In addition, the WEP and shared key protocols have been shown to have significant cryptographic errors that permit cryptographic attacks on both the confidentiality and access control functions. (For details, see the Wagner/Goldberg paper at http://www.isaac.cs.berkeley.edu/isaac/wep-faq.html, and the Arbaugh paper at http://www.cs.umd.edu/~waa/attack/v3dcmnt.htm). Note that while WEP and shared key are flawed, they should still be turned on, as attacks are much easier with them off.
Vendors and the IEEE are responding to the flawed protocols with fixes in several stages. In the short term, vendors are adding new authentication/key management protocols that provide secure authentication, and new WEP keys for each card, per session. In addition, in the near term, vendors are working on a tweak to WEP to make attacks more difficult, as well as a long- term complete fix.
From a management perspective, network administrators need a tool to verify that all access points are at the desired firmware revision so that they have the most current version of these 802.11 fixes.
802.11 Management Issues
A network administrator needs a convenient way to answer these questions:
The wireless network needs to be checked periodically, as access points are easily added and modified, and as updates will be rolled out frequently. The wireless auditing tool needs to look at the actual wireless signals, as the needed information might not be available from the wired side. To monitor the wireless data, the auditor needs to be small and lightweight so it can be easily carried around a site to ensure complete analysis and review.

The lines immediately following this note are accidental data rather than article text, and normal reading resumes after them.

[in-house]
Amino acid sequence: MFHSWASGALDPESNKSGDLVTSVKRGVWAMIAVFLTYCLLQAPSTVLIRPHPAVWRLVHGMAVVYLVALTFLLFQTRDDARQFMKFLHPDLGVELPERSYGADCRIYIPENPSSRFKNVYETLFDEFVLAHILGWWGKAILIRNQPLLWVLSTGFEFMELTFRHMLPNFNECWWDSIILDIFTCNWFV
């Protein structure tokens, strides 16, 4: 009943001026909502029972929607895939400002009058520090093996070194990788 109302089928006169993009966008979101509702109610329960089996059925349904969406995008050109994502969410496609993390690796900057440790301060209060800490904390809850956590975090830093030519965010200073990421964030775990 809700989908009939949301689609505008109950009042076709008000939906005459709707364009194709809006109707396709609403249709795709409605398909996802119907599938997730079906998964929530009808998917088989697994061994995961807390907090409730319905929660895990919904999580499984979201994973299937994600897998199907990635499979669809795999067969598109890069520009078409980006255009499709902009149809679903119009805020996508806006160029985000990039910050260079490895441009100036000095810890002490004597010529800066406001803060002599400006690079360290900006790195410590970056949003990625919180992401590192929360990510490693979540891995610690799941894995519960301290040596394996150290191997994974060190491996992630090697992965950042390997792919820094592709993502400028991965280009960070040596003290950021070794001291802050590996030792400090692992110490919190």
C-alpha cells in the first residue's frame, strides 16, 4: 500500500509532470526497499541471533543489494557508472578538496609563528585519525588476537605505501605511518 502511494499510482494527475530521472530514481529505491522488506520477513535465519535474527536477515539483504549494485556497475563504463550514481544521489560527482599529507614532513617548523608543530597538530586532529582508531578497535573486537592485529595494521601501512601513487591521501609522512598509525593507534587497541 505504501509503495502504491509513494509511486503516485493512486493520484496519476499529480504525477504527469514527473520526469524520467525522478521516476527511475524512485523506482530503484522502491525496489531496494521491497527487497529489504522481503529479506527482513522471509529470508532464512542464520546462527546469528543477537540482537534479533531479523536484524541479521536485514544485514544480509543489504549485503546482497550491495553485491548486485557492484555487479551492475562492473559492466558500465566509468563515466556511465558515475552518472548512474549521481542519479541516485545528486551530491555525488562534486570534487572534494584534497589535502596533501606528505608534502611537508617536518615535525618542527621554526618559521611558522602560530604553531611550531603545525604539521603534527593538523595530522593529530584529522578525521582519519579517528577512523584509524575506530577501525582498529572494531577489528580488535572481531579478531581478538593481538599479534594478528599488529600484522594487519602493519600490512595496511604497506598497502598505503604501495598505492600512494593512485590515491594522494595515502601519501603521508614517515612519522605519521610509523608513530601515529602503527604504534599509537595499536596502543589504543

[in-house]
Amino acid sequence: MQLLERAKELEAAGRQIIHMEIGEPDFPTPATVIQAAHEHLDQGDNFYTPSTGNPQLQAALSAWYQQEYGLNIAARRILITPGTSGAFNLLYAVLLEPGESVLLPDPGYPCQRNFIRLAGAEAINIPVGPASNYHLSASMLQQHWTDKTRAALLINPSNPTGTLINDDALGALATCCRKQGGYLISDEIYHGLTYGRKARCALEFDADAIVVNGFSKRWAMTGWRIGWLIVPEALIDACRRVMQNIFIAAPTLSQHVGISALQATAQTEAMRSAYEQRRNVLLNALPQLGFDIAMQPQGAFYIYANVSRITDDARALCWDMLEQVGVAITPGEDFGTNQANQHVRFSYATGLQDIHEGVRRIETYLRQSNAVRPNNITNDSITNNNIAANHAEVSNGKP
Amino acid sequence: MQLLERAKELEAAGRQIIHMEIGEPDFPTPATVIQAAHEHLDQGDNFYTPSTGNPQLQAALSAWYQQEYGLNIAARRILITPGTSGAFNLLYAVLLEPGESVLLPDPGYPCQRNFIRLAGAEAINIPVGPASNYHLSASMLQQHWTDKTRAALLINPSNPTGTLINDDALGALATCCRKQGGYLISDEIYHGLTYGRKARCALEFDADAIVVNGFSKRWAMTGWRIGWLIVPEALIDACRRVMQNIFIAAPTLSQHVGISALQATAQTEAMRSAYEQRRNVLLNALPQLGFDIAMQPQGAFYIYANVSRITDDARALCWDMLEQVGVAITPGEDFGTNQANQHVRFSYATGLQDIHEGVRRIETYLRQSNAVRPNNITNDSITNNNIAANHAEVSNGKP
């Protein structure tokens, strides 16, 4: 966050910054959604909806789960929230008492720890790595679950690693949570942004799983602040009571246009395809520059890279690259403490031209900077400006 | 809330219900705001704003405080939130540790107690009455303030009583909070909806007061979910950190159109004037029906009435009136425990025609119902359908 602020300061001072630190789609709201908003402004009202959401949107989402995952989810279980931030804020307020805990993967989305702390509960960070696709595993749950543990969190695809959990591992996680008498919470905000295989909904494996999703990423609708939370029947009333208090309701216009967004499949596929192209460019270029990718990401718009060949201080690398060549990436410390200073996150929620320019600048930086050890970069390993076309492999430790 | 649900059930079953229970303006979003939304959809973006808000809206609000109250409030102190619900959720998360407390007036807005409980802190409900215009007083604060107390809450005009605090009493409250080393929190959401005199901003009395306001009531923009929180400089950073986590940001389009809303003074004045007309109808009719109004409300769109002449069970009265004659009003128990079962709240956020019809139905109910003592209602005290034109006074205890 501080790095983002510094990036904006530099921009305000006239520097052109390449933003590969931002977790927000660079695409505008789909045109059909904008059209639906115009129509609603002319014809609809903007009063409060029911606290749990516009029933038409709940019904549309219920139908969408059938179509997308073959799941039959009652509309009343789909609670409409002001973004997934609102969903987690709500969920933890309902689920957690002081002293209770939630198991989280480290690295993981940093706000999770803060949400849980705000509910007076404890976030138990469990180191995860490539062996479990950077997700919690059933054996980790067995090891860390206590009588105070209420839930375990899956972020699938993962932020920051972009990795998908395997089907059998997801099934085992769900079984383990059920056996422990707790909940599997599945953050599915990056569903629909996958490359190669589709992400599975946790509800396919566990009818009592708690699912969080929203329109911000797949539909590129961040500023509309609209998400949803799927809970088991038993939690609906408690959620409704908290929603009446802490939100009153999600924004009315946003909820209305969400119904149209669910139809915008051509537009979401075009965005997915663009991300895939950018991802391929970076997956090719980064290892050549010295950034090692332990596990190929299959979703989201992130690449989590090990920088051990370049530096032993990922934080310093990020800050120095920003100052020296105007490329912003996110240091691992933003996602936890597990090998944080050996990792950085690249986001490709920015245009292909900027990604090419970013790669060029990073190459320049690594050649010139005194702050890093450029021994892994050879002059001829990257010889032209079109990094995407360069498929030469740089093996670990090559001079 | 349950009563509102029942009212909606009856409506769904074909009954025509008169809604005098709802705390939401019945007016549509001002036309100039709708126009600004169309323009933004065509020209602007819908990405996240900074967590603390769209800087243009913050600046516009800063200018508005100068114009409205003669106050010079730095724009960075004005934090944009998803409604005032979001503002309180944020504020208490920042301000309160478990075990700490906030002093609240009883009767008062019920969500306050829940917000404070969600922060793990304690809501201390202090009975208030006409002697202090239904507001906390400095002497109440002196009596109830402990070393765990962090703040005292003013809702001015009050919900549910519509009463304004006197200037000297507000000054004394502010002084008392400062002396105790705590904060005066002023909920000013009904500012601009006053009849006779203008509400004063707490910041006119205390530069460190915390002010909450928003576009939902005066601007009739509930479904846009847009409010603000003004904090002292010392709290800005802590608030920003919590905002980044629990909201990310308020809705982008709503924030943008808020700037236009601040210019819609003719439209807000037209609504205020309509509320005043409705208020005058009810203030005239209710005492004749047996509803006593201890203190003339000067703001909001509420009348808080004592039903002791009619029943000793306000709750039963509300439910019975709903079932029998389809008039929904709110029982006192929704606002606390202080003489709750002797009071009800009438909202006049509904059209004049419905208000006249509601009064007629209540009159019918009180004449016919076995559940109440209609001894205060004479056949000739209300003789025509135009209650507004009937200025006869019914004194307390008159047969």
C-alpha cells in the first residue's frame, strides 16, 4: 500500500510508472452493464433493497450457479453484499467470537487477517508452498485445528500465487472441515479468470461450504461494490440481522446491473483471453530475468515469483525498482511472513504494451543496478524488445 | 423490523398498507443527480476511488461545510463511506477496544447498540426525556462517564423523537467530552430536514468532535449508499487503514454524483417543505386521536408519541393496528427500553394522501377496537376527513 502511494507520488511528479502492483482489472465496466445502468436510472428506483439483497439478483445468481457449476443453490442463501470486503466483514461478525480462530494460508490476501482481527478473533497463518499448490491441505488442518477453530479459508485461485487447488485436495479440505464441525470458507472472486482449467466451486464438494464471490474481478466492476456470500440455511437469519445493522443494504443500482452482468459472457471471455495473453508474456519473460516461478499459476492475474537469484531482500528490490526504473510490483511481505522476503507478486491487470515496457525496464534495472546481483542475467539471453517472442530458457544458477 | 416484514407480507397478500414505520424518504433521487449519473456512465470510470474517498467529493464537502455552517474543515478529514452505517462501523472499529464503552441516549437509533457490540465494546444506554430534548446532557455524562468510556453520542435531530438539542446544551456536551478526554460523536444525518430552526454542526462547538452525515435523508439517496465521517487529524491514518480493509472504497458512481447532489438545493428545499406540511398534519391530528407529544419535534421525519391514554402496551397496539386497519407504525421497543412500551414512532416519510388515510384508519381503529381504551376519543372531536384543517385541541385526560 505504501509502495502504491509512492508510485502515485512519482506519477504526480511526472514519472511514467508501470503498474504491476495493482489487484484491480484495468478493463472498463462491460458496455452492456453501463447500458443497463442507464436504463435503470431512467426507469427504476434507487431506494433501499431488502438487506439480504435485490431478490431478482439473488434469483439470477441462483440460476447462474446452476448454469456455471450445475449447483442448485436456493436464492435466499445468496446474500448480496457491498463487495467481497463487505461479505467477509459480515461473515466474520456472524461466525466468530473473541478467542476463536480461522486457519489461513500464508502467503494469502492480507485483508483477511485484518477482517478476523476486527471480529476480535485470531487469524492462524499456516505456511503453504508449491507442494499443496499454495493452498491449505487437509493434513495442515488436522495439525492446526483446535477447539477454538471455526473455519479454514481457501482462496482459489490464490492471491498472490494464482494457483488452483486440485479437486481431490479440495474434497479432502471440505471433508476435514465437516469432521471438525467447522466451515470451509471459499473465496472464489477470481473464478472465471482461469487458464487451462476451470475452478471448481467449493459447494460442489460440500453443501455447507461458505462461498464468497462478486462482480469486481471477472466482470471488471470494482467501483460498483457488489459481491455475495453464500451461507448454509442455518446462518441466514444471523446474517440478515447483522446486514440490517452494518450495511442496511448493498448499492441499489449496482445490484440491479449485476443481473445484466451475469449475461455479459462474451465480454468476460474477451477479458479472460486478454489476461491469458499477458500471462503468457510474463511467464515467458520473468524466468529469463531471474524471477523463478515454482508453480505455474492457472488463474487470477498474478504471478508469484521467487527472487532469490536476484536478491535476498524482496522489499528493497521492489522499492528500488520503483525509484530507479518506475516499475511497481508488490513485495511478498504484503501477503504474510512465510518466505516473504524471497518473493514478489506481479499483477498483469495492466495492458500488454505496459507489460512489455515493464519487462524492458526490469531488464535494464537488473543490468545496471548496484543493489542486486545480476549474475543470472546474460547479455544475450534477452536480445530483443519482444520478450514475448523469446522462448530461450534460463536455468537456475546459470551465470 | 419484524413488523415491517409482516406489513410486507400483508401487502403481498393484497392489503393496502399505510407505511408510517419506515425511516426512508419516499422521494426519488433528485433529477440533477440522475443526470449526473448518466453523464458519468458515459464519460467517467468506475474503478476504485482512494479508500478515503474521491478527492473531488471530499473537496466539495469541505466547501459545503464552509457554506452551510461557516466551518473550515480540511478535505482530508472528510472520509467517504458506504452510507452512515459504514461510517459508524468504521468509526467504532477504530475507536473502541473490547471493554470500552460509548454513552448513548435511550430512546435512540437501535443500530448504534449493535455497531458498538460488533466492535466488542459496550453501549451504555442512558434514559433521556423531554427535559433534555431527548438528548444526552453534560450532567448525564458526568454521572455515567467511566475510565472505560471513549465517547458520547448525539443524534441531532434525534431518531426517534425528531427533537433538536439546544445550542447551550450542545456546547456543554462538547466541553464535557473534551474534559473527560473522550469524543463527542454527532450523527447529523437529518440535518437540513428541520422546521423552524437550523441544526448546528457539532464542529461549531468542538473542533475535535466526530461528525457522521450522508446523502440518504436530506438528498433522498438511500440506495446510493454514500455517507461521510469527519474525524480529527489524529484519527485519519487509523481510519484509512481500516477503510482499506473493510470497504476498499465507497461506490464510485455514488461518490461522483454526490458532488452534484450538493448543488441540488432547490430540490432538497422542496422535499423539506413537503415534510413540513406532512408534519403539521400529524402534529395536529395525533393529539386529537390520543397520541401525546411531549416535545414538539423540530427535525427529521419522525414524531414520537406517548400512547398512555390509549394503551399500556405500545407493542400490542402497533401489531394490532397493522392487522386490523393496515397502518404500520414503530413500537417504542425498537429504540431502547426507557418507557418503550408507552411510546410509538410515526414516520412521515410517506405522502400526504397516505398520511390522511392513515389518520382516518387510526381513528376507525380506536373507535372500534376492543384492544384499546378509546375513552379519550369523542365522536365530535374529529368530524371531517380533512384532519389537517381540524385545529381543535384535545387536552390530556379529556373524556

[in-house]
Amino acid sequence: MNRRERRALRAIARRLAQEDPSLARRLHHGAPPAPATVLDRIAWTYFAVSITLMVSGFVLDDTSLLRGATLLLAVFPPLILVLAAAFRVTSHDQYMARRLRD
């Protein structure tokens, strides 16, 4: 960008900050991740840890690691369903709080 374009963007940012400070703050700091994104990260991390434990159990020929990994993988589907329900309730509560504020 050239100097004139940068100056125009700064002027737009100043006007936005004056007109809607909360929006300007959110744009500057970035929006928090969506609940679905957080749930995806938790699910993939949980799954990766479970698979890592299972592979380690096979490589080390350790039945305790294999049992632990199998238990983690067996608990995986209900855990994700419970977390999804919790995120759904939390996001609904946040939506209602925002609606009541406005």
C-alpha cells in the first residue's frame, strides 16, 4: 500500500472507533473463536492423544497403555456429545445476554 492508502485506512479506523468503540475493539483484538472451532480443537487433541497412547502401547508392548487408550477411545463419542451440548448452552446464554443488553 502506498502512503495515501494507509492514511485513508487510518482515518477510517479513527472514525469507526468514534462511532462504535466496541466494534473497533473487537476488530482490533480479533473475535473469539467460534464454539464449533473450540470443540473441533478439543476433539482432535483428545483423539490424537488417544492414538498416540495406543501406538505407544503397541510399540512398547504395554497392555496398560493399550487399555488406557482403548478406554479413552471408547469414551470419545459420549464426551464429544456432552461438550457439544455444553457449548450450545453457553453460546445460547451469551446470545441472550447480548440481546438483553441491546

What Does WSA Do?
Most importantly, we wanted WSA to be easy to use, and to require absolutely no knowledge of the 802.11 protocols. WSA is not a packet dump/analyzer. Rather it does all the necessary packet monitoring and analysis, and provides the user with just the answers to the important management questions. The results are color -coded (green is good, red is bad) for rapid and easy understanding.
WSA features the following functionalities and features:
WSA currently runs under Linux, on either a notebook or an iPAQ PDA. We currently support the Cisco/Aironet PCMCIA 802.11 cards, either the old Prism I-based cards or the current Prism II-based cards. On the iPAQ, we are using the Familiar Linux distribution with the fltk library, and on thinkpads, we are using RedHat 7.1.